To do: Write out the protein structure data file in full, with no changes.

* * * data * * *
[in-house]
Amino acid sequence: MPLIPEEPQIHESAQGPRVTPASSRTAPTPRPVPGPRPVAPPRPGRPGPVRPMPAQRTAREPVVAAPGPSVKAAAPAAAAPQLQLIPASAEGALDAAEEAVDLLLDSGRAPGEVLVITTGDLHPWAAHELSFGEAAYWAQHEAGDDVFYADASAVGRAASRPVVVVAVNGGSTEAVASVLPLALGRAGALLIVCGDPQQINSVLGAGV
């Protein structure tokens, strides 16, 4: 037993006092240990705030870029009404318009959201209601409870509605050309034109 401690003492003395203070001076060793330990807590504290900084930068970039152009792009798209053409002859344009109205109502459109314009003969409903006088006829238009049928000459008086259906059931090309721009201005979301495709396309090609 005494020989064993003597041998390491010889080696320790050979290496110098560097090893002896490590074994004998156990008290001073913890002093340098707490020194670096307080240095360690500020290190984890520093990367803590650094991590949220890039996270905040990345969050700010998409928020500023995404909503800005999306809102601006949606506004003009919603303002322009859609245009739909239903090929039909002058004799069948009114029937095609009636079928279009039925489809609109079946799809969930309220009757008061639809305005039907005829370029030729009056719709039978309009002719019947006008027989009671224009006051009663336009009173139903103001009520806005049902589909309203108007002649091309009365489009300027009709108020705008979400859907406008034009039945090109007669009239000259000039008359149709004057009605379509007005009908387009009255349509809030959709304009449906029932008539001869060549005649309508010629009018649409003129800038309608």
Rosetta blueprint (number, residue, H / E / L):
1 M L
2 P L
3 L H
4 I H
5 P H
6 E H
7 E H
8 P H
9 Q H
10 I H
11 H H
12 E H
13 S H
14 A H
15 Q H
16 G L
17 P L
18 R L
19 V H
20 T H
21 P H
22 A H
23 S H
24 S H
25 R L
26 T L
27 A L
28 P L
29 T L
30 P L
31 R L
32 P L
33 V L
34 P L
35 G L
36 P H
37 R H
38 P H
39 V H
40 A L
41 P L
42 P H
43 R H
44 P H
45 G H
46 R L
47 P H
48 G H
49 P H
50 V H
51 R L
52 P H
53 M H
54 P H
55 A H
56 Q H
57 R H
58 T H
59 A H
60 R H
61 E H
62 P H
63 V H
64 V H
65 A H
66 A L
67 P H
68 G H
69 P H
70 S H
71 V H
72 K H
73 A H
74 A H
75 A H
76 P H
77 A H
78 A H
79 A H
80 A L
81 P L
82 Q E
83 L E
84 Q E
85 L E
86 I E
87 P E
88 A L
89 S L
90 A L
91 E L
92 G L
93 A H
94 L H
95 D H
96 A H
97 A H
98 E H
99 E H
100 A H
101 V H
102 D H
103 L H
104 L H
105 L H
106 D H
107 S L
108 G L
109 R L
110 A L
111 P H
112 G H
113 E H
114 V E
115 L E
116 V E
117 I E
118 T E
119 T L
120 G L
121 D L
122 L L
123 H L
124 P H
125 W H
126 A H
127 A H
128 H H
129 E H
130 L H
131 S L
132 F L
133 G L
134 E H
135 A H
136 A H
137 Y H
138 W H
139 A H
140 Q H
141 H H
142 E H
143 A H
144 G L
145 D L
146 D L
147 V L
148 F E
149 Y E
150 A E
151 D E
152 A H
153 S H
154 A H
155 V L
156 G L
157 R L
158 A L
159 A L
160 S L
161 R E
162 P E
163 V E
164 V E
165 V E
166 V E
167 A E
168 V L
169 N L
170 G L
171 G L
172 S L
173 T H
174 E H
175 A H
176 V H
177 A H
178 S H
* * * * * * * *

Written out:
[in-house]
Amino acid sequence: MPLIPEEPQIHESAQGPRVTPASSRTAPTPRPVPGPRPVAPPRPGRPGPVRPMPAQRTAREPVVAAPGPSVKAAAPAAAAPQLQLIPASAEGALDAAEEAVDLLLDSGRAPGEVLVITTGDLHPWAAHELSFGEAAYWAQHEAGDDVFYADASAVGRAASRPVVVVAVNGGSTEAVASVLPLALGRAGALLIVCGDPQQINSVLGAGV
């Protein structure tokens, strides 16, 4: 037993006092240990705030870029009404318009959201209601409870509605050309034109 401690003492003395203070001076060793330990807590504290900084930068970039152009792009798209053409002859344009109205109502459109314009003969409903006088006829238009049928000459008086259906059931090309721009201005979301495709396309090609 005494020989064993003597041998390491010889080696320790050979290496110098560097090893002896490590074994004998156990008290001073913890002093340098707490020194670096307080240095360690500020290190984890520093990367803590650094991590949220890039996270905040990345969050700010998409928020500023995404909503800005999306809102601006949606506004003009919603303002322009859609245009739909239903090929039909002058004799069948009114029937095609009636079928279009039925489809609109079946799809969930309220009757008061639809305005039907005829370029030729009056719709039978309009002719019947006008027989009671224009006051009663336009009173139903103001009520806005049902589909309203108007002649091309009365489009300027009709108020705008979400859907406008034009039945090109007669009239000259000039008359149709004057009605379509007005009908387009009255349509809030959709304009449906029932008539001869060549005649309508010629009018649409003129800038309608």
Rosetta blueprint (number, residue, H / E / L):
1 M L
2 P L
3 L H
4 I H
5 P H
6 E H
7 E H
8 P H
9 Q H
10 I H
11 H H
12 E H
13 S H
14 A H
15 Q H
16 G L
17 P L
18 R L
19 V H
20 T H
21 P H
22 A H
23 S H
24 S H
25 R L
26 T L
27 A L
28 P L
29 T L
30 P L
31 R L
32 P L
33 V L
34 P L
35 G L
36 P H
37 R H
38 P H
39 V H
40 A L
41 P L
42 P H
43 R H
44 P H
45 G H
46 R L
47 P H
48 G H
49 P H
50 V H
51 R L
52 P H
53 M H
54 P H
55 A H
56 Q H
57 R H
58 T H
59 A H
60 R H
61 E H
62 P H
63 V H
64 V H
65 A H
66 A L
67 P H
68 G H
69 P H
70 S H
71 V H
72 K H
73 A H
74 A H
75 A H
76 P H
77 A H
78 A H
79 A H
80 A L
81 P L
82 Q E
83 L E
84 Q E
85 L E
86 I E
87 P E
88 A L
89 S L
90 A L
91 E L
92 G L
93 A H
94 L H
95 D H
96 A H
97 A H
98 E H
99 E H
100 A H
101 V H
102 D H
103 L H
104 L H
105 L H
106 D H
107 S L
108 G L
109 R L
110 A L
111 P H
112 G H
113 E H
114 V E
115 L E
116 V E
117 I E
118 T E
119 T L
120 G L
121 D L
122 L L
123 H L
124 P H
125 W H
126 A H
127 A H
128 H H
129 E H
130 L H
131 S L
132 F L
133 G L
134 E H
135 A H
136 A H
137 Y H
138 W H
139 A H
140 Q H
141 H H
142 E H
143 A H
144 G L
145 D L
146 D L
147 V L
148 F E
149 Y E
150 A E
151 D E
152 A H
153 S H
154 A H
155 V L
156 G L
157 R L
158 A L
159 A L
160 S L
161 R E
162 P E
163 V E
164 V E
165 V E
166 V E
167 A E
168 V L
169 N L
170 G L
171 G L
172 S L
173 T H
174 E H
175 A H
176 V H
177 A H
178 S H